Now, Duh, would you mind going to hell?
I tried to write this column as if it were after the fact, as in after Tuesday, Nov. 4 — presuming that Obama had already won. Yet, as I sit, Halloween afternoon, I can’t quite make that assumption, can’t take that chance. Oh, it’s not as if I’m worried that I’ll have egg on my face if he loses — I could care less about that at this stage of the game — merely that he may still lose. I can’t conjure up the elation I’ll feel if he does win. Not yet. Even as the insta-polls just went up a half-point in the time it took me to early-vote, he still could lose. I won’t believe he/we actually won until I hear McCain giving a concession speech, and it still may not sink in then.
At this moment I simply cannot convey to my loyal cadre of 17 readers the ecstasy I expect to be feeling late Tuesday evening. It will be such a foreign emotion that I really don’t know how to fake it and make it sound convincing.
There is one thing, however, that I can write about that is a literal certainty, that is beyond conjecture: George “Duh” Bush’s days are numbered. No one can take that away from us, and that alone will make the world a better place. In fact, the only drawback is that with him out of office I may have to go back to working for a living. Yikes!
For the past eight years, as my editor Brian Clarey noted, I’ve turned Bush-bashing into a little cottage industry for myself, so now what do I do? Not that I’d be so inclined, but there’s clearly no market among my skyrocketing readership for Obama-bashing, so I fear I may have to actually engage my brain again. Finding something to criticize, parody, satirize, commiserate or raise hell about over these last eight years has made shooting fish in a barrel seem challenging by comparison. Yup, this old hippie relic may actually have to go out and search for material again. It’s been too easy.
But on the other hand (as Randy Travis might say), as easy as it’s been to crank out yet another angry screed week after week, it’s taken its toll. Aside from the effortlessness of chronicling the Duh’s morally reprehensible behavior, it’s been a tough stretch. Indeed, there will be far-reaching consequences not just for me but for the nation and the world.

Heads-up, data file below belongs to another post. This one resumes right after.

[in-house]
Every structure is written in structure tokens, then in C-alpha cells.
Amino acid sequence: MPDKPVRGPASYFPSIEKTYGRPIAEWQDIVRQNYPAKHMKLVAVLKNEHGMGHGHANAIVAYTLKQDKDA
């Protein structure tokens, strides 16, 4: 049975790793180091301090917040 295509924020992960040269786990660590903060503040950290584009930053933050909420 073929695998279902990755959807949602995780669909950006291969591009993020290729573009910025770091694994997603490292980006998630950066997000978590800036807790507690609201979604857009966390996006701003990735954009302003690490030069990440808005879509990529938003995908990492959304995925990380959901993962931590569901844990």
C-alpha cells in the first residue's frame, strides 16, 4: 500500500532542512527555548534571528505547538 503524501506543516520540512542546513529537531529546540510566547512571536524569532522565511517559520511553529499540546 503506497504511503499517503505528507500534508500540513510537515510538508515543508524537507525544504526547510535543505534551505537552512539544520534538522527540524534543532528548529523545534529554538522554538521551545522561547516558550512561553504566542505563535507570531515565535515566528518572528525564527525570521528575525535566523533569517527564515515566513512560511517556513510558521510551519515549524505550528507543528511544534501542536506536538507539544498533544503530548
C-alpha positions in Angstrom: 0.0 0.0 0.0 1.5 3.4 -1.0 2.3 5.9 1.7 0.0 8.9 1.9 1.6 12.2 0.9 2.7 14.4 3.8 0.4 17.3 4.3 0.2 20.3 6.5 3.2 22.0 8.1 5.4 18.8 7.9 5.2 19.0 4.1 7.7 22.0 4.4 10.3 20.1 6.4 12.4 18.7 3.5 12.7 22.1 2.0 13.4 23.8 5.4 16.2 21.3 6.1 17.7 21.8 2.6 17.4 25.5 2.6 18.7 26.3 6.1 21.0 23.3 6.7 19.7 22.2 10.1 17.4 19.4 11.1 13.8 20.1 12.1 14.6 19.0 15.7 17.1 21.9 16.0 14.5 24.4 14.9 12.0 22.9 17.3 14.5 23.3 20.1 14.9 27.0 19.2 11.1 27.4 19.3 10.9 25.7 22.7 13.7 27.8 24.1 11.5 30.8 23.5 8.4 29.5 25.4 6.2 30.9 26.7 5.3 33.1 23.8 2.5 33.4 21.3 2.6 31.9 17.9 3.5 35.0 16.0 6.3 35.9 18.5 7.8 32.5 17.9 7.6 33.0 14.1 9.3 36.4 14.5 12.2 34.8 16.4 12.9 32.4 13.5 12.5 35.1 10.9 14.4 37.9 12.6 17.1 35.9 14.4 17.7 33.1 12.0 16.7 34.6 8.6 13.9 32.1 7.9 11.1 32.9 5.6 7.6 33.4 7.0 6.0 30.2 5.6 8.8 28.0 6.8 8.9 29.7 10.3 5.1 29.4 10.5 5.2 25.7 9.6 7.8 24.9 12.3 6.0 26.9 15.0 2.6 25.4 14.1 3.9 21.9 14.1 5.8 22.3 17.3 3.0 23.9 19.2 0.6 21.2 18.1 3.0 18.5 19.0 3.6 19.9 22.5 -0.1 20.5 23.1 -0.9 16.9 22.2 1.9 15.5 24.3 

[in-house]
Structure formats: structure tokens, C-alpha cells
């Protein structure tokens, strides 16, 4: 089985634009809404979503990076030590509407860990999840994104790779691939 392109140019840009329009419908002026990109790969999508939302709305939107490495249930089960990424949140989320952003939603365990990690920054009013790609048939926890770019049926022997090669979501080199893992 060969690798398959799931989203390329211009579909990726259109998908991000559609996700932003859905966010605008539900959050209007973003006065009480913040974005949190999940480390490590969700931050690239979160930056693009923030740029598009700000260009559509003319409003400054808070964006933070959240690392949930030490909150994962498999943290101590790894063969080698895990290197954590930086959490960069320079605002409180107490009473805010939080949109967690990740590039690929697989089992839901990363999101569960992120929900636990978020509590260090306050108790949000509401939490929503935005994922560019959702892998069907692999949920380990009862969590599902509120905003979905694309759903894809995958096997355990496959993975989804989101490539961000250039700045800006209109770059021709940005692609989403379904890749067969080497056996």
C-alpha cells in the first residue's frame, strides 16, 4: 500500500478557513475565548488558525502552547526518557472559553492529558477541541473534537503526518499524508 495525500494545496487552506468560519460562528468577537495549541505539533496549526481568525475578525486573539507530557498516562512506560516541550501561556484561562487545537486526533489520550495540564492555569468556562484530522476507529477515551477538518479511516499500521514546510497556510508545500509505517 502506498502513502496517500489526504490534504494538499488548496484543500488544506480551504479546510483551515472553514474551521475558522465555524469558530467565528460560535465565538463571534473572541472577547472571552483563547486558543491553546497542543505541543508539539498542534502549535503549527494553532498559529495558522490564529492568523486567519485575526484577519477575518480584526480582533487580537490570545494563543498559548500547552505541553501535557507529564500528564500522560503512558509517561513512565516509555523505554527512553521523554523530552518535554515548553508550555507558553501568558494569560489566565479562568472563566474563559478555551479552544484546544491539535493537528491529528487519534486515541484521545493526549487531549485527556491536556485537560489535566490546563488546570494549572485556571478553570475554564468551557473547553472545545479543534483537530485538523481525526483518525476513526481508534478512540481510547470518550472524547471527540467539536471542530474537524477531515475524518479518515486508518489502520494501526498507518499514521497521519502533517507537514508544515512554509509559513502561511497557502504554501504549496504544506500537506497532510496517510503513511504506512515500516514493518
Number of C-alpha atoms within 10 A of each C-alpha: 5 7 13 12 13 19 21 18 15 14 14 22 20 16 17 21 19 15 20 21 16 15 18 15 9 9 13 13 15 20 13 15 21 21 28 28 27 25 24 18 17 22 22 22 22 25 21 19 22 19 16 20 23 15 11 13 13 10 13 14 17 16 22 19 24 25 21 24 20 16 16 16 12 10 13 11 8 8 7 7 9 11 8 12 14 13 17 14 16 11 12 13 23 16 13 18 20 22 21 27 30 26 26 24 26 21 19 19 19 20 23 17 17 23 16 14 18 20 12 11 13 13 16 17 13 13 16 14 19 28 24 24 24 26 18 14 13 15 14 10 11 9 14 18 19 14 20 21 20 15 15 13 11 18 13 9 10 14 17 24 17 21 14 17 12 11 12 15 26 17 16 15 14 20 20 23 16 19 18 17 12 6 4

Personally, I just feel drained. Once the exuberance of President-elect (please, God, make it happen) Obama’s transformational triumph wears off, I’m afraid I may need a break. I don’t know how much should be attributed to the normal aging process and how much to living in a foreign country without moving, but I feel old. What’s left of my hair is gray, I’ve gained 30 pounds twice and lost it back twice, I’m now wearing trifocals, I can barely make it through an afternoon without nodding out at my computer, my knees creak and sometimes, when I bend over to pick something up off the floor, by the time I get there I’ve forgotten what I’m looking for.
Sure, we’re all getting old, blah, blah, but what really pisses me off about it is that Bush hasn’t aged as much as I have. Granted, he does look a bit older, but with all the blood he has on his hands, he should look like the bank security guard on “Andy,” Burt Mustin, who got the call for 30 years anytime a director needed an old guy. Instead, Duh looks roughly the same and I look like Wilford Brimley.
Emotionally I’m not doing much better. While I do expect to regain my sense of serenity now that we have two balanced adults running the show, it’s been a steady, eight-year downhill slide for my psychological well-being. It’s hard to pinpoint, but it’s like having been violated, as if something intangible’s been stolen from me. The things that should matter — that used to matter — seem vague, far away, just out of my grasp.
Again, why is this guy walking around with that Pollyanna smile, blissfully unaware of the damage he’s wrought, while I struggle to make sense of it all?
Sorry, I can’t be as magnanimous and gracious as Obama and Biden. Maybe someday soon I’ll be able to recover the easy smile, the spring in my step, the sense of delight and wonder about the world around me, all the things I remember but can no longer internalize. I fully expect the weight to be lifted, the pall to evaporate, the gloom and doom to morph into joyfulness and contentment. But it’s not there yet.
I wish Bush and Cheney would go ahead and vacate the premises now, rather than linger until January. It will take that long to get the stench out.
Ogi may be reached at firstname.lastname@example.org and seen on “Triad Today” hosted by Jim Longworth on ABC 45 at 6:30 a.m. Fridays and on WMYV 48 at 10 p.m. Sundays.